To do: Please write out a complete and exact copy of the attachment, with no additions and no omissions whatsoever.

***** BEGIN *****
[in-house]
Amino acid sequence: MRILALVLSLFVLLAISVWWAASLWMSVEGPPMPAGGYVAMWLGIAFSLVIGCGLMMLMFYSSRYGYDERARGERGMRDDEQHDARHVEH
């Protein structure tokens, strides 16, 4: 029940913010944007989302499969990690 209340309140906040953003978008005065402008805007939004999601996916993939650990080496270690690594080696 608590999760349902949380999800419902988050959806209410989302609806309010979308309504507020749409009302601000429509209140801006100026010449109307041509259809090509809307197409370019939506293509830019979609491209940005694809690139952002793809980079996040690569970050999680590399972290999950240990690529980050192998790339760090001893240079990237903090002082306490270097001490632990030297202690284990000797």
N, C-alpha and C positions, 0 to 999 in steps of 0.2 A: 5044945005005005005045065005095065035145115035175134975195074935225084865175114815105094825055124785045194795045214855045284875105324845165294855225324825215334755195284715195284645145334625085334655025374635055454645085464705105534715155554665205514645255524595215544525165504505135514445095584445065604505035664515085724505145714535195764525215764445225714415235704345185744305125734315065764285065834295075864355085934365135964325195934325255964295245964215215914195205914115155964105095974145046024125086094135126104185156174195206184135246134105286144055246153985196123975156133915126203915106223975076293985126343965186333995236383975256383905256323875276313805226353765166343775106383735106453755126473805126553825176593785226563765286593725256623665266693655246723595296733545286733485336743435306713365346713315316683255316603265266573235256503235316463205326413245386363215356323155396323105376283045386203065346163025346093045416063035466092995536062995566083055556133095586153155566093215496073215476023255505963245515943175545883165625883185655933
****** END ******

[in-house]
Amino acid sequence: MRILALVLSLFVLLAISVWWAASLWMSVEGPPMPAGGYVAMWLGIAFSLVIGCGLMMLMFYSSRYGYDERARGERGMRDDEQHDARHVEH
């Protein structure tokens, strides 16, 4: 029940913010944007989302499969990690 209340309140906040953003978008005065402008805007939004999601996916993939650990080496270690690594080696 608590999760349902949380999800419902988050959806209410989302609806309010979308309504507020749409009302601000429509209140801006100026010449109307041509259809090509809307197409370019939506293509830019979609491209940005694809690139952002793809980079996040690569970050999680590399972290999950240990690529980050192998790339760090001893240079990237903090002082306490270097001490632990030297202690284990000797």
N, C-alpha and C positions, 0 to 999 in steps of 0.2 A: 5044945005005005005045065005095065035145115035175134975195074935225084865175114815105094825055124785045194795045214855045284875105324845165294855225324825215334755195284715195284645145334625085334655025374635055454645085464705105534715155554665205514645255524595215544525165504505135514445095584445065604505035664515085724505145714535195764525215764445225714415235704345185744305125734315065764285065834295075864355085934365135964325195934325255964295245964215215914195205914115155964105095974145046024125086094135126104185156174195206184135246134105286144055246153985196123975156133915126203915106223975076293985126343965186333995236383975256383905256323875276313805226353765166343775106383735106453755126473805126553825176593785226563765286593725256623665266693655246723595296733545286733485336743435306713365346713315316683255316603265266573235256503235316463205326413245386363215356323155396323105376283045386203065346163025346093045416063035466092995536062995566083055556133095586153155566093215496073215476023255505963245515943175545883165625883185655933